With the completion of debate in the Senate and House over the health care reform bill and a move towards reconciling the two pieces of legislation, a Senate Democratic aide confirmed Monday to Truthout that the two chambers plan to forgo a formal conference committee in hopes of getting the final bill passed quickly.
The aide, who requested anonymity due to the sensitivity of the issue, said an informal conference committee hearing will be convened to negotiate the differences between the House and the Senate health care versions of the bill.
The aide added that discussions will be led primarily by Senate Majority Leader Harry Reid (D-Nevada), House Speaker Nancy Pelosi (D-California) and President Obama in conjunction with their House and Senate colleagues.
The web site FireDogLake, which has come out in fierce opposition to the health care bill, “>Senate staffer, speaking anonymously, told Jonathan Cohn, a reporter for the New Republic, regarding the decision to informally debate the bill. “It’s time for a little ping-pong.”
According to Cohn, this will not only expedite the debate, but may also clear the way for a final bill as early as January 2010.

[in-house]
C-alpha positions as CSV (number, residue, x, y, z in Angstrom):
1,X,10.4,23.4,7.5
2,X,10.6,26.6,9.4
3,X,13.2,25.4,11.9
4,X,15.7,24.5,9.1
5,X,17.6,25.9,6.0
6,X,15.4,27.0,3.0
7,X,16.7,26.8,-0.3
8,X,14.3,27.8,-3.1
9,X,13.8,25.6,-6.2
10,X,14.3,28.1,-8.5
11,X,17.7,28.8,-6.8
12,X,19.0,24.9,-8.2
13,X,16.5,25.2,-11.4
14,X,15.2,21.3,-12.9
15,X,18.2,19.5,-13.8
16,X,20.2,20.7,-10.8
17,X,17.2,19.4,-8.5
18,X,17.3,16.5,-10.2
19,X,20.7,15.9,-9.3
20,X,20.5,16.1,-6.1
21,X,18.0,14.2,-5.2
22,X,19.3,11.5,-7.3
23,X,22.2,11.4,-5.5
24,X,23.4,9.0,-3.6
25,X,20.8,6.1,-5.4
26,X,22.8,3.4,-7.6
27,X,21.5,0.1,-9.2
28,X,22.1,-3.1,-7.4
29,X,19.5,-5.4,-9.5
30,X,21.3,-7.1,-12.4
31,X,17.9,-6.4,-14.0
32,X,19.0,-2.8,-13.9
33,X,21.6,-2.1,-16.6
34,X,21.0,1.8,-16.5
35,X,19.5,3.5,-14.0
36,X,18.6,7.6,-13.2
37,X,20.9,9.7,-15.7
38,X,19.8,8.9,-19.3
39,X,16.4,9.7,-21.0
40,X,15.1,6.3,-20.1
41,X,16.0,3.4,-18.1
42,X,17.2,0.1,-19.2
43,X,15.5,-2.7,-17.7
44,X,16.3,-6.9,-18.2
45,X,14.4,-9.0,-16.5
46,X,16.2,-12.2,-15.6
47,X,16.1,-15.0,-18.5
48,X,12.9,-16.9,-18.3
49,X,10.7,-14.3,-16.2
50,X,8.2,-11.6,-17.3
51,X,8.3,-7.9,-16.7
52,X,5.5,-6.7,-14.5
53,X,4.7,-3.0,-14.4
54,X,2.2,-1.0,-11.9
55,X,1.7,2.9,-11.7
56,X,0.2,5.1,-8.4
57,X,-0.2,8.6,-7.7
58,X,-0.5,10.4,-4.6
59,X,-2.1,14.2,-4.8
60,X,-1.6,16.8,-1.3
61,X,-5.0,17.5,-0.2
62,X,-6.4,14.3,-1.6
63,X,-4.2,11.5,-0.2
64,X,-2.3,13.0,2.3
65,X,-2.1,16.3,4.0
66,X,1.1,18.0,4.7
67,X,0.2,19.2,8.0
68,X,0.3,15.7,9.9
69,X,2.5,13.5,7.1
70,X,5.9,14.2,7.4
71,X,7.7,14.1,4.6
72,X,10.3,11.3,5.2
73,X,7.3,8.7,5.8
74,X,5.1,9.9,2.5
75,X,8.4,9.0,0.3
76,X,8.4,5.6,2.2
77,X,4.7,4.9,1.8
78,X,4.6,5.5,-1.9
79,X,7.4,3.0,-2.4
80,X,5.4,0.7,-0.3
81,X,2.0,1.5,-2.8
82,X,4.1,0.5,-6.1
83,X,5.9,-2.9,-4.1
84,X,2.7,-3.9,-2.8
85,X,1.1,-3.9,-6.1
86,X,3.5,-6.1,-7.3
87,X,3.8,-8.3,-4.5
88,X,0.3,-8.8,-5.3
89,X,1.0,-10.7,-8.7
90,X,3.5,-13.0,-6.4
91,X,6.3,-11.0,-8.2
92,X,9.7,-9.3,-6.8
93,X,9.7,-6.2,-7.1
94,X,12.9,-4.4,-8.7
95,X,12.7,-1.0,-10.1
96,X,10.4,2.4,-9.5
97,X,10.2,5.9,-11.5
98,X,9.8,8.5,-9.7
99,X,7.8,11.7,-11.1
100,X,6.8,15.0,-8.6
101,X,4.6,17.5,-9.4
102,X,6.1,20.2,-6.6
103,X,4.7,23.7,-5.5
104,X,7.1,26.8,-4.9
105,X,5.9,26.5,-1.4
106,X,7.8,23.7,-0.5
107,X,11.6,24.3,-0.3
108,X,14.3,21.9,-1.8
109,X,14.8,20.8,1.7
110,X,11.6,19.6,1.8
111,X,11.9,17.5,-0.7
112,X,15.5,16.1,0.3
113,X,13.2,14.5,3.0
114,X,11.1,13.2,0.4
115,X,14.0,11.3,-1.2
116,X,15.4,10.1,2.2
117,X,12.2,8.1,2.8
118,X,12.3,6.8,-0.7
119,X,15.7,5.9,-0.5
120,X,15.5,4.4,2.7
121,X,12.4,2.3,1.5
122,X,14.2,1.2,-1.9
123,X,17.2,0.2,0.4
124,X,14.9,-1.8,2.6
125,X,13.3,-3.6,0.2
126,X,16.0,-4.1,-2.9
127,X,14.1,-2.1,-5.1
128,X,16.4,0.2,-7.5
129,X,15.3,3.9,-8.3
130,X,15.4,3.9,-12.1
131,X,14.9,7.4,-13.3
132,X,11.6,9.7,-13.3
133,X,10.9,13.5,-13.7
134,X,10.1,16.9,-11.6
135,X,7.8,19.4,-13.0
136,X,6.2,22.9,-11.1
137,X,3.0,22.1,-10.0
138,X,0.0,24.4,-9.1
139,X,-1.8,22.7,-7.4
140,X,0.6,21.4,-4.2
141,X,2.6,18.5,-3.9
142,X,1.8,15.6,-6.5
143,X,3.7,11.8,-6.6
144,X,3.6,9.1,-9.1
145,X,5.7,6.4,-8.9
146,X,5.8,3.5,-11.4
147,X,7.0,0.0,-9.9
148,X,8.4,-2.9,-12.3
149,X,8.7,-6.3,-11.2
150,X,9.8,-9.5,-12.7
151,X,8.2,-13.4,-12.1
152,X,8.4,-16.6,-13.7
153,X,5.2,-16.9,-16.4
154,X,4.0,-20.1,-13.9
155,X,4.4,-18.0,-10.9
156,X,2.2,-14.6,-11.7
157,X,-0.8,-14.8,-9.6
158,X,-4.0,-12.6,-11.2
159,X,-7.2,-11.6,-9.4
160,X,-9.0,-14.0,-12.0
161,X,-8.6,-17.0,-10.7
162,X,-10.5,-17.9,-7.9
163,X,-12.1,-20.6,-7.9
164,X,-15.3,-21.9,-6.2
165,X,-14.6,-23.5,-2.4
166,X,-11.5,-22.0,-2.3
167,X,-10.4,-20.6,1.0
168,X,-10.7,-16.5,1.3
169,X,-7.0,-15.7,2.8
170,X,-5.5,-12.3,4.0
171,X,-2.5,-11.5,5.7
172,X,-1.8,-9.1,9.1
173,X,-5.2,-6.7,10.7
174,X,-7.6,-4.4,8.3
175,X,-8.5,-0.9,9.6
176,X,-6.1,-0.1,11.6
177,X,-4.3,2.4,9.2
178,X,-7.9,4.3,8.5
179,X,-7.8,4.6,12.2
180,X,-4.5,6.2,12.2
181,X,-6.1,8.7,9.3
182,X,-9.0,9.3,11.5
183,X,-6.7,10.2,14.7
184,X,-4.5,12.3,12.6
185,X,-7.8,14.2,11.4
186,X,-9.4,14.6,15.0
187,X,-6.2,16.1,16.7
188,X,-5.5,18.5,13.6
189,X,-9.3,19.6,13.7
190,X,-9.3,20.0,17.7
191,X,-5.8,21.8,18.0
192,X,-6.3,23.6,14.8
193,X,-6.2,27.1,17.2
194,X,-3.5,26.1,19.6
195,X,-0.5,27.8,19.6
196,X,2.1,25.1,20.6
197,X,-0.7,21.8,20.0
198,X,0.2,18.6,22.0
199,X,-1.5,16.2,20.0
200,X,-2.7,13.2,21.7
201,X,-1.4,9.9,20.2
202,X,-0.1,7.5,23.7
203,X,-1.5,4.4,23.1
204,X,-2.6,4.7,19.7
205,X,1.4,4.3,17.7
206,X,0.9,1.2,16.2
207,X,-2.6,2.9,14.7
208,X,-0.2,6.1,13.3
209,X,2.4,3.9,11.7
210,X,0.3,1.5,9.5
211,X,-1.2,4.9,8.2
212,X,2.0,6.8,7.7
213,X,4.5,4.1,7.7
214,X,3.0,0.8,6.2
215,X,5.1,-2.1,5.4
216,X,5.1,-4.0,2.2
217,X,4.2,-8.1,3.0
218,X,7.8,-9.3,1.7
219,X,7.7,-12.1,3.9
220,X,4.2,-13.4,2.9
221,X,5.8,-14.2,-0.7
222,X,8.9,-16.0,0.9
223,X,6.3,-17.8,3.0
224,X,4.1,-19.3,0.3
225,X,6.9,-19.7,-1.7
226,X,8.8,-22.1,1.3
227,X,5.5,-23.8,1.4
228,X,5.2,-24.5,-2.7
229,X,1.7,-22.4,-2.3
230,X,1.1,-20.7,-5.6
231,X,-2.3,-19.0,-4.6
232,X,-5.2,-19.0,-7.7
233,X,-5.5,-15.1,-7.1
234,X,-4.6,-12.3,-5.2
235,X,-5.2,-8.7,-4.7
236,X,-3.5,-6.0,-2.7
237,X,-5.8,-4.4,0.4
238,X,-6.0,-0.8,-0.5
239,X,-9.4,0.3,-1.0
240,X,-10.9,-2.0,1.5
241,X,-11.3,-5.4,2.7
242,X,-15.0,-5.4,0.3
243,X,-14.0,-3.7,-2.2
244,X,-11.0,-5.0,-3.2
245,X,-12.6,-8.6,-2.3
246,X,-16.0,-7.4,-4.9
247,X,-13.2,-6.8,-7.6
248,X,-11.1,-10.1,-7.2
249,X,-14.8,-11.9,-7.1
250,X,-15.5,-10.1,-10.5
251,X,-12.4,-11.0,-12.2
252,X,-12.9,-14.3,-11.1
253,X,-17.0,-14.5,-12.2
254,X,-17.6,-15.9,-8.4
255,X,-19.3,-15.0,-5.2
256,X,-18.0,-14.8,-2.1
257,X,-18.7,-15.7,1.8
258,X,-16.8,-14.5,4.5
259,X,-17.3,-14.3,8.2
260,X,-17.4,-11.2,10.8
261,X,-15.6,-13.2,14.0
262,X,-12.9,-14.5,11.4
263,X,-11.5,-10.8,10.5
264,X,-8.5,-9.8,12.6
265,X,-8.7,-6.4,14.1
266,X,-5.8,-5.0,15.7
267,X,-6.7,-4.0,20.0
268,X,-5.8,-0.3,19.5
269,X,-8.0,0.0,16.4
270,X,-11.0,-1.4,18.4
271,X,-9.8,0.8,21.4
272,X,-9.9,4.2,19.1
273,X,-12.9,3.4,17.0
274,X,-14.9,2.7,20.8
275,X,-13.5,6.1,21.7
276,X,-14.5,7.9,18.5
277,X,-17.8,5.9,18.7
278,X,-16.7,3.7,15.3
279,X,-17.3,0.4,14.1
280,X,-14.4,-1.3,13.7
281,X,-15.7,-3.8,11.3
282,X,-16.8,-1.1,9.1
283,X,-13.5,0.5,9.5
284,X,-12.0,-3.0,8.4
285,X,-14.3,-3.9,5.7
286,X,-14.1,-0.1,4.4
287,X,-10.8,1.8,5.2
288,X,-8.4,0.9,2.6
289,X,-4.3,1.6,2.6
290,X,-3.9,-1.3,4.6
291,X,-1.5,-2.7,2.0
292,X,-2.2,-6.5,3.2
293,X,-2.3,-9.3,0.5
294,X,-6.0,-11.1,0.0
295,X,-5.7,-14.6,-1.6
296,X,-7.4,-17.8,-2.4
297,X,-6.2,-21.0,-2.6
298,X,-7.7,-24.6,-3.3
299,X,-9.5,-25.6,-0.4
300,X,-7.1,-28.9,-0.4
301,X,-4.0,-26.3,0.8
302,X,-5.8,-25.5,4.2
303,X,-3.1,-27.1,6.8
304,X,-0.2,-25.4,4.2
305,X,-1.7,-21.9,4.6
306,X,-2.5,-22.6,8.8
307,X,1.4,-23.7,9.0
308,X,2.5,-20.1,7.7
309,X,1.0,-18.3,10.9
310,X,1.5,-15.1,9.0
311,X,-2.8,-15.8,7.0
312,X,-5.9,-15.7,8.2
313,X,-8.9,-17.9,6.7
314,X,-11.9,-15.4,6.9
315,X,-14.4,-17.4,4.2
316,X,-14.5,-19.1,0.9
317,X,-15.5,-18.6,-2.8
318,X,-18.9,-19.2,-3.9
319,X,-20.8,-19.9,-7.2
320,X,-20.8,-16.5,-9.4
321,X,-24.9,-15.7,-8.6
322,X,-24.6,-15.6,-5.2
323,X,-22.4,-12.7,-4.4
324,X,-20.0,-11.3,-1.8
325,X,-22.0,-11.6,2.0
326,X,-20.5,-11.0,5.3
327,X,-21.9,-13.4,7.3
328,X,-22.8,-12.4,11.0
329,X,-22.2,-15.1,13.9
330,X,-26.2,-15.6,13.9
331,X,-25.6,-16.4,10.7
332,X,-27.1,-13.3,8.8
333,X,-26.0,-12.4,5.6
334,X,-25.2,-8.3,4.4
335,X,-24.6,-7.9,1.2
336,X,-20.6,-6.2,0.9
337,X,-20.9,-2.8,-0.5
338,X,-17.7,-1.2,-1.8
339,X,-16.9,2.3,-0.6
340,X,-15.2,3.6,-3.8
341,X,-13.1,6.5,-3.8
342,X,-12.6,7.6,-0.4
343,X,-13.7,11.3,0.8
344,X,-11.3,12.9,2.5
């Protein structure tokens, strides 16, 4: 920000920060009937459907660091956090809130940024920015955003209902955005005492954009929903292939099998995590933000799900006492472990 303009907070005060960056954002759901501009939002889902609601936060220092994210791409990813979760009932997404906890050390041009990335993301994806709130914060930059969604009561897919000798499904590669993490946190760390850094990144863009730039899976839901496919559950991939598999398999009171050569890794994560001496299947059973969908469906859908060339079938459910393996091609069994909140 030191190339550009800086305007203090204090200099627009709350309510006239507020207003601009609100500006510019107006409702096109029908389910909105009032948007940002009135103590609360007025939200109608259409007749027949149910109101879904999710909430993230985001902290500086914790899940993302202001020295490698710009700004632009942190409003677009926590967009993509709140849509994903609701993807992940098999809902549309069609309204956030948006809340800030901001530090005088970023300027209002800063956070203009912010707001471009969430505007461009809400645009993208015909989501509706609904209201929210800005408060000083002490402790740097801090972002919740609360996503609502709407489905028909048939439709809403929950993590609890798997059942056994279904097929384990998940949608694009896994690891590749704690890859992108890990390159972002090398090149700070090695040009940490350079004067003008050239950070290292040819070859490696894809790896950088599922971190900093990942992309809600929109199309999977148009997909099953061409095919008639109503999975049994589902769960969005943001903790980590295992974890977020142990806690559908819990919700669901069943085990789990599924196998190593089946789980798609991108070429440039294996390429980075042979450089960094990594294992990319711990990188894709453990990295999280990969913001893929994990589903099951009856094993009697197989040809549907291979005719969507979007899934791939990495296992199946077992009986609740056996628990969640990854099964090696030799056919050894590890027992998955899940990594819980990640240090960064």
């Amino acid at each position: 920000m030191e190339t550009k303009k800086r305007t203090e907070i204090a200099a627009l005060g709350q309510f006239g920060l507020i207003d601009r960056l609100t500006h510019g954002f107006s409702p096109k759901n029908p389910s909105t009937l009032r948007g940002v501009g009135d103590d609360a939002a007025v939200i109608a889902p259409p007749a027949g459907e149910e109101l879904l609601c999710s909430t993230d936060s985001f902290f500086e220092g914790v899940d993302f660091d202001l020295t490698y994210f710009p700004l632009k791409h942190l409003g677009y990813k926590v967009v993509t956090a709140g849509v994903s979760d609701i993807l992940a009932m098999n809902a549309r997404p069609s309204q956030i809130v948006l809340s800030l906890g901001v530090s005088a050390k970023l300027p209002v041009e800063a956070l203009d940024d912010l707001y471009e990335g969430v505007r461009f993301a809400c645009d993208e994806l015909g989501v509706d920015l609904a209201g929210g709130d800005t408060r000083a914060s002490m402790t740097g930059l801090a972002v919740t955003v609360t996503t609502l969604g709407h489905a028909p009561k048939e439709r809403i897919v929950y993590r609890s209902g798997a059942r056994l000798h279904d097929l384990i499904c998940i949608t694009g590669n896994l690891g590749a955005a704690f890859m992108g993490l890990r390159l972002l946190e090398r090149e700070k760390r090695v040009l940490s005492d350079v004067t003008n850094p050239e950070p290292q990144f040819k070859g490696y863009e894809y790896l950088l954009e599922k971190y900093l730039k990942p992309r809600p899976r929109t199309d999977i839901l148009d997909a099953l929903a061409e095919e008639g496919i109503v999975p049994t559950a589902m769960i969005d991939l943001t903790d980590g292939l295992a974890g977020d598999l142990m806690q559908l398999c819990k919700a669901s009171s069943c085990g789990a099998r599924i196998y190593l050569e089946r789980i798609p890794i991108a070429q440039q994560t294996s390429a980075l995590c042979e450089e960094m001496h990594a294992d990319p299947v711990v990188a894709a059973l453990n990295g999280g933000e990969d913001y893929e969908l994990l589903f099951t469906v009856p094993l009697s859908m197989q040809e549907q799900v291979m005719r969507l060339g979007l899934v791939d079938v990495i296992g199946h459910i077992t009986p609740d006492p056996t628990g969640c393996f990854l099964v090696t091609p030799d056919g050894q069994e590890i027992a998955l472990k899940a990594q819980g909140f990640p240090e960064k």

In the textbook trajectory of a bill, the leadership of the Senate and House would appoint a public conference committee comprised of members from both chambers, who would then debate to eventually reach a compromise on the two bills.
The ping-pong process has been used before on TARP legislation, lobbying reform, energy and housing bills and one of the last stimulus bills to speed up decision-making.
“>Conrad told The Wall Street Journal.
Critics of the bill worry about the consequences that the default to the Senate bill may have for the more than 40 million uninsured people in America right now.
“As it stands, the House bill makes health care much more affordable for people than the Senate’s bill. And right now, there is a real possibility that the House will be expected to swallow the Senate’s bill without making these improvements. There are two legislative bodies and both have a say in what reform looks like – “>The Huffington Post, Reid is currently negotiating a “manager’s amendment.” This amendment includes large and small concerns that senators want worked out before voting to end a filibuster, and, in the case of a ping-pong process, effectively makes the manager’s amendment the main place to work out differences.
The amendment would then need to address House concerns sufficiently to bring Speaker Nancy Pelosi on board and win the approval of the House. The heavy Senate input risks alienating the Democratic Party’s progressive base, which prefers the House bill.